The Starbucks of Tea. That was the mission of Seth Goldman and his partner when they conceived of what is now a thriving company, Honest Tea. Goldman and his co-founder Barry Nalebuff wanted to introduce a wide audience to the luxurious, yet accessible, experience of a great cup of tea.
The two of them felt that the natural and naturally delicious pleasures of tea, affordable to people across the economic spectrum, could make the beverage part of a way of life or a large social experience.
But Goldman’s quest had an even more idealistic component, to help the nations—some of the world’s less prosperous, materially—that produce tea.
He told Knowledge@Wharton, “you have the opportunity to create wealth at the community level, in communities that really need that opportunity. You can do it in a way that isn’t charity, but that is driven by the market. That means it’s sustainable.”
And then the name: Honest Tea. One of the thing this refers to is the tea’s use of organic ingredients, which they’ve been able to step up over the years. It seems also to refer the idea that the flavor of the iced tea is really meant to shine through, never drowned in sweeteners. The biggest objection Goldman and Nalebuff had to just about every bottled tea on the market in 1997 was that they were all too sweet. The two set about to make the kind of product they wanted to drink.
It wasn’t long after the company’s 1998 launch that things began to take off. Goldman felt that his quest for social good helped fuel the financial growth of the company. Initially taken the circuitous route of using corned beef distributors (since some beverage distributors had exclusive contracts), the dynamic duo soon found themselves in stores across the country.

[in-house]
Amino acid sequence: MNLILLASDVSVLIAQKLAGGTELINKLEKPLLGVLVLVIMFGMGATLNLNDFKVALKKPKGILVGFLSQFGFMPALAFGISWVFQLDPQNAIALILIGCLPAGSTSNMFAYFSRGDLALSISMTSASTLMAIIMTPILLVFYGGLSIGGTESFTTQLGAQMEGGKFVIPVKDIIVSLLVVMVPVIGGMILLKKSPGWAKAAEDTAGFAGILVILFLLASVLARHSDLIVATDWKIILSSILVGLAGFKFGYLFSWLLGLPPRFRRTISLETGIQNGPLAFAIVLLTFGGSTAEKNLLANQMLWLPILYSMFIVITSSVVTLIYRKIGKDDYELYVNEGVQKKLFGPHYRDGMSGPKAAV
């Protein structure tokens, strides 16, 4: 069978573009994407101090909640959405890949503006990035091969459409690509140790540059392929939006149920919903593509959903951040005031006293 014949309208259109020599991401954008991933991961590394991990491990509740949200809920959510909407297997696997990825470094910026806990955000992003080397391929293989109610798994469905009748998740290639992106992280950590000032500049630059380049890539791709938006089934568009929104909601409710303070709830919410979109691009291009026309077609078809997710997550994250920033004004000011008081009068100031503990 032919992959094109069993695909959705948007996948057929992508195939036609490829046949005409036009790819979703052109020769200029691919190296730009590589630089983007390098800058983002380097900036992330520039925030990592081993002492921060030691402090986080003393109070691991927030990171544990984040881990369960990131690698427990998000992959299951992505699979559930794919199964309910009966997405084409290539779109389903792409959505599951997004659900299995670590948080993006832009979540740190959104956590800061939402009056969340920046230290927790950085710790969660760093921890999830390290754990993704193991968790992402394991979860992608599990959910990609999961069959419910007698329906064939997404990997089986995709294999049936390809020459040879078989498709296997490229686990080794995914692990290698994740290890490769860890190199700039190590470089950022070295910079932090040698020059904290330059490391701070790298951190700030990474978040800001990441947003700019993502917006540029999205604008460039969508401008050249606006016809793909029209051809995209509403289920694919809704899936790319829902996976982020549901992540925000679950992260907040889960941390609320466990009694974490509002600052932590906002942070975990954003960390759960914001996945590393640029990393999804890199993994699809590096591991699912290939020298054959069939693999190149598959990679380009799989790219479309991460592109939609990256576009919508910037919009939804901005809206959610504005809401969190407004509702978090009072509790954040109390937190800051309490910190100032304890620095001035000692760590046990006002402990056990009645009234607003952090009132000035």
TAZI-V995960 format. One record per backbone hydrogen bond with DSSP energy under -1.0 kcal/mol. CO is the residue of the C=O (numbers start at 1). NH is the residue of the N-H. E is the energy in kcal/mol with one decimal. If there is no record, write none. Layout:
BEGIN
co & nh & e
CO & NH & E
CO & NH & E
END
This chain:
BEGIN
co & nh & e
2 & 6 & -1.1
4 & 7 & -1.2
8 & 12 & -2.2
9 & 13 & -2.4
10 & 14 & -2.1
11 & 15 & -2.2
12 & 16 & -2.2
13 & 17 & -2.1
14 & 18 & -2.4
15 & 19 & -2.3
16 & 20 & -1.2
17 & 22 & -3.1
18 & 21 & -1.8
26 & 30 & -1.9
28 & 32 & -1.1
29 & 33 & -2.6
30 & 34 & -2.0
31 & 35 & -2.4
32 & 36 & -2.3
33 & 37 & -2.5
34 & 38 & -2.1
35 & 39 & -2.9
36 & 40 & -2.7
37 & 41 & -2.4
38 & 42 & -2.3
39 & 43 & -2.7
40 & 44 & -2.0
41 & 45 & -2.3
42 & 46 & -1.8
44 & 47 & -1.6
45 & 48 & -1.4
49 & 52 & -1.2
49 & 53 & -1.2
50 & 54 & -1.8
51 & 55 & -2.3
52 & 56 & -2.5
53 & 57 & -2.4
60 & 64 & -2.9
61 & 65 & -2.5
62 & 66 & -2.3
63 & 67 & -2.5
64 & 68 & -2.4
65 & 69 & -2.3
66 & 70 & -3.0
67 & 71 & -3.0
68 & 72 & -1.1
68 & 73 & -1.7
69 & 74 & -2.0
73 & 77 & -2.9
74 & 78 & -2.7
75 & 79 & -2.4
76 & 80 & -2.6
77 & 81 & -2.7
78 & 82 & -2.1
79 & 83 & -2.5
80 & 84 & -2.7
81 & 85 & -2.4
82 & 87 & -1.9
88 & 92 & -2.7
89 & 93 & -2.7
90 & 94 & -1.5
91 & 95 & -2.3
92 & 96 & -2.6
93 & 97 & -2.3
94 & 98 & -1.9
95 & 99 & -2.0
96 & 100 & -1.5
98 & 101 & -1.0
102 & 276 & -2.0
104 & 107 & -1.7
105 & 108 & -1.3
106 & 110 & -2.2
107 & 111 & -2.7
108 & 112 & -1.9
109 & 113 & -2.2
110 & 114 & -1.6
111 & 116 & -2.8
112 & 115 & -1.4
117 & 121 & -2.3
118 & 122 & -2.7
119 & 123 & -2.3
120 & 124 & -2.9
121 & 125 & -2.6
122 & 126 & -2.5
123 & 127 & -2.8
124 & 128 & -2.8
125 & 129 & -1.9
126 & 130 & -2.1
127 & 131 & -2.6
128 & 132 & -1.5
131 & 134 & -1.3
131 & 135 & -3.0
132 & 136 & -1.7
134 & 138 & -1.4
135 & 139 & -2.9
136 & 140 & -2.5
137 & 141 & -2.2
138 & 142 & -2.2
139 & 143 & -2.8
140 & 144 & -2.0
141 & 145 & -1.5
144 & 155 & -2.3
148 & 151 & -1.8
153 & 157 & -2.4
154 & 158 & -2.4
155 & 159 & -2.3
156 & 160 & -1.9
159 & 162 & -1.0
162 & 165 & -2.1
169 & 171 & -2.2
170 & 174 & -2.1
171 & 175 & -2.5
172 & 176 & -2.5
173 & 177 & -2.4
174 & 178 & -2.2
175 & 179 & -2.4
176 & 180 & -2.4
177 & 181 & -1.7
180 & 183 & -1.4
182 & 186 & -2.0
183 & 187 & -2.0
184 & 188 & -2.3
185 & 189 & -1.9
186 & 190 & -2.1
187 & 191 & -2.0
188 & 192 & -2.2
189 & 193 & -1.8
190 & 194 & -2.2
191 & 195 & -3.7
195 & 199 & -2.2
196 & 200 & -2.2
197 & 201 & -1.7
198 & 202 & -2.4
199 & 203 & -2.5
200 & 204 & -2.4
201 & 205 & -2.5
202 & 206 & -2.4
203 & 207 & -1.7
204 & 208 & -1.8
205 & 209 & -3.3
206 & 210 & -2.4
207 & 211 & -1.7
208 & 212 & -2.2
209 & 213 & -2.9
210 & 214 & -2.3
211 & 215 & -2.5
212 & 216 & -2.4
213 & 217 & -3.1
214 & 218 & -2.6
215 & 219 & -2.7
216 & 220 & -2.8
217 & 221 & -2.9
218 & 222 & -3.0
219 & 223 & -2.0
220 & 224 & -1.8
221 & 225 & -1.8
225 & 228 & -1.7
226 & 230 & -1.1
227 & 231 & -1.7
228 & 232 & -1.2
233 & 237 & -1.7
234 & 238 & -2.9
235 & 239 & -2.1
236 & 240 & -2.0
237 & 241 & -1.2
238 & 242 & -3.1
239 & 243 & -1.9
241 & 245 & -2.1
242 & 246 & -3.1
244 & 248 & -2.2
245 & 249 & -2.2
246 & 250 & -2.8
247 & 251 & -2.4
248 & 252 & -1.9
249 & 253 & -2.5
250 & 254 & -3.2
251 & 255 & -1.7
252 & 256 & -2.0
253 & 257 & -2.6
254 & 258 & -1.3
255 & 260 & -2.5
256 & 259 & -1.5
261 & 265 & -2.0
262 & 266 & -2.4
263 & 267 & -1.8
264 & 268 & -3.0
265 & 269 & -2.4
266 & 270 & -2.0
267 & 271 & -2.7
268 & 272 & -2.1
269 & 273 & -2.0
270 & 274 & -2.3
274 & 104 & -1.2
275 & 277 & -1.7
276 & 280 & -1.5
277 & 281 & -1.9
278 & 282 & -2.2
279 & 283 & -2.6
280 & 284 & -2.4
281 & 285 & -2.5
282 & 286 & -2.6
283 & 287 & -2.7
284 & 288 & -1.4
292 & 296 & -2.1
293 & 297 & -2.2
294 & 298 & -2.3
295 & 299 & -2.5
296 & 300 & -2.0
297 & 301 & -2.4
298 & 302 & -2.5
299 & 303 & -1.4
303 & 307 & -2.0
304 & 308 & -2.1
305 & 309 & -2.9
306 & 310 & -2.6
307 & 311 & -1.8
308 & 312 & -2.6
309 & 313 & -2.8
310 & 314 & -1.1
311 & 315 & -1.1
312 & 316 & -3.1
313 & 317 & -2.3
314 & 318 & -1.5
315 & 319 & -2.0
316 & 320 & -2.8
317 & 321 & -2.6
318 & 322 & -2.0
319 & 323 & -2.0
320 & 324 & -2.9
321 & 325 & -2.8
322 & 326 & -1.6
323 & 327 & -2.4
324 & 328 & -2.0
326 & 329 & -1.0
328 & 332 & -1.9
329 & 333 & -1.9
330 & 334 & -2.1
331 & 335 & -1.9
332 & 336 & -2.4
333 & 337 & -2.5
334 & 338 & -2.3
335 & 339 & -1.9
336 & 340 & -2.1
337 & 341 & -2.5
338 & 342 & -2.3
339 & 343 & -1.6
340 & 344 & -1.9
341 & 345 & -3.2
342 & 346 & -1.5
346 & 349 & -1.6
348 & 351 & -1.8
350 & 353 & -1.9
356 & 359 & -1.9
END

About a decade into the successful run of the upstart start-up, Honest Tea found that its fans included no less a figure than then-Senator Barack Obama. Goldman says the company started supplying it to Obama’s office, and the drink became fuel for Obama’s successful presidential campaign. That’s a pretty good feat for a company that began by seeking funding from friends and relatives.
If it isn’t clear by now, Goldman is motivated by something other than profits. His company has earned plenty of profits, but it has always been guided by idealism. Goldman began college hoping to become an activist of some sort, and he feels he’s done in with tea. That’s his advice to young entrepreneurs, to really believe in something. It’s a note struck by Howard Schultz and Mark Zuckerberg and Steve Jobs and other top entrepreneurs.
One of the biggest events during the lifespan of Honest Tea was its sale to Coca-Cola. As is inevitable, questions were raised as to whether or not this represented Goldman selling out on his ideals, his style of production. He has enthusiastic rebuttals for people who take this tack, quickly reminding them that Honest Tea’s switch to Fair Trade coincided with being bought by Coca-Cola. He feels that only larger companies can make the large sort of social change he’s interested in.
Like many entrepreneurs, Goldman didn’t see himself going into the field in which he made his fortunes before doing so. But his passion for tea came about at the right time—it wasn’t about fulfilling a dream of becoming rich or living the kind of lifestyle an adolescent envisions. Instead the quest was to fill a particular niche and to feel good about doing so. Hold the excess sweetness, and you have a recipe for success.